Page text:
COMP37111: Advanced Computer Graphics (2010-2011)
This Course Unit covers the principles of modern techniques for Computer Graphics modelling and image synthesis, on the assumption that students have already completed the introductory Computer Graphics course (COMP20072). Its principal aim is to introduce students to the ever-expanding repertoire of techniques for defining and rendering images of 3D model data. Particular attention is focussed on the increasing requirements for complex rendering and interaction to occur in real-time.
|Programme outcome||Unit learning outcomes||Assessment|
|A1 A2 A5||Have a knowledge and understanding of the principles of image synthesis, from the construction of application models, to the rendering of images.|
|A1 A2 A5||Have a knowledge and understanding of current models for the interaction of light and materials, and rendering techniques based on these models.|
|A1 A2 A5||Have a knowledge and understanding of applications of interactive computer graphics for scientific visualization, and other areas such as engineering, design, simulation and entertainment.|
|B1||Understand the need for, and the specifics of, techniques for obtaining real-time performance of computer graphics algorithms.|
|A1 A2 A5||Have a knowledge and understanding of some areas of current computer graphics research.|
Introduction and overview (1)
Applications of advanced image synthesis: visualization, animation, games, CAD systems, simulation. The classical graphics pipeline rendering: geometry, tessellation, modelling and viewing transformations, clipping, screen mapping, rasterizing. Global illumination: starting with the image plane, ray tracing. Local versus global illumination.
Model acquisition (2)
Laser scanning; surface fitting; occlusions and hole-filling; acquisition of geometry from photographs and video.
Non-polygonal modelling techniques (2)
Procedural modelling: fractal geometry, modelling with fractals, particle systems, L-systems.
Non-photorealistic rendering (1)
Approaches to rendering that, instead of striving for traditional photorealism, emphasise information content, visualization and understanding. Early work by Gooch & Gooch, and an overview of more recent techniques.
Introduction to global illumination: Ray Tracing (1)
What is GI, why is it important, when and how is it used? Basic ray tracing, primary and secondary rays, shadow feeler rays, reflection and transparency. Recursive algorithm. RT signature. Real-time ray tracing. Monte Carlo ray tracing. Importance sampling, variance reduction methods. Path tracing, bidirectional ray tracing.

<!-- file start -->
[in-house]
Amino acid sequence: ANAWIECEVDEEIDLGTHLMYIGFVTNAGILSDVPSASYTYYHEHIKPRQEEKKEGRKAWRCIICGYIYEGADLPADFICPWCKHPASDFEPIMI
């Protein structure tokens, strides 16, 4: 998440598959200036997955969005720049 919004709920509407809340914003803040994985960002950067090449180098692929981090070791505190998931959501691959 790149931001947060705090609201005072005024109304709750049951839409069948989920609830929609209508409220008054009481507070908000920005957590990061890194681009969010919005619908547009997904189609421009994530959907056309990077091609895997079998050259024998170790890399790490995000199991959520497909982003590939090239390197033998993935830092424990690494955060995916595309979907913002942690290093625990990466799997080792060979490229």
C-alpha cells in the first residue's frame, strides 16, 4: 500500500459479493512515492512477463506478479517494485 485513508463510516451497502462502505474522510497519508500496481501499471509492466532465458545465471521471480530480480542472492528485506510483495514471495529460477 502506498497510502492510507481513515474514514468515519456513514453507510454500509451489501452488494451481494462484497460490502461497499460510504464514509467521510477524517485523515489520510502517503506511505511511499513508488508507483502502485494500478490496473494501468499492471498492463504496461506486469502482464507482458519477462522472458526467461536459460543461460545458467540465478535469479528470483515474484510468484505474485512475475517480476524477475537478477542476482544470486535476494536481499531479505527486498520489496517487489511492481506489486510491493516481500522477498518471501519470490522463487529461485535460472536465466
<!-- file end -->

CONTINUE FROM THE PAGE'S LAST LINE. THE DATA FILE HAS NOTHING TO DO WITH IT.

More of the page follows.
Global illumination: Radiosity (1)
Principles: energy exchange between surfaces, implementation approaches, rendering techniques.
Volume rendering (2)
Programmable rendering (1)
The GPU and its architecture. Vertex and pixel shaders.
Real-time rendering (1)
Examples of model complexity, the need for interaction. Culling techniques: back-face, view frustum, portals, occlusion culling. Spatial enumeration, grids, AABBs, HBBs. Level of detail.
The basic material for the course is covered by the recommended reading and although it is not essential to buy these, students will be expected to read additional material on the subjects presented.
So it is recommended that if the books are not purchased then they are studied in the University Library or CS Resource Centre. Other materials, such as copies of published papers, will be made available, on paper and on-line, to supplement the lectures and books.
Title: OpenGL programming guide: the official guide to learning OpenGL, version 1.2 (3rd edition)
Author: Shreiner, Dave
Publisher: Addison Wesley
Title: Interactive computer graphics: a top-down approach with WebGL (7th edition)
Author: Angel, Edward and Dave Shreiner
Supplementary TextTitle: Real-time rendering (4th edition)
Author: Akenine-Moller, Tomas et al
Publisher: A K Peters/CRC Press
Very good book, but not essential to buy. You can read some of it online at Google Books (http://books.google.com/books?id=V1k1V9Ra1FoC).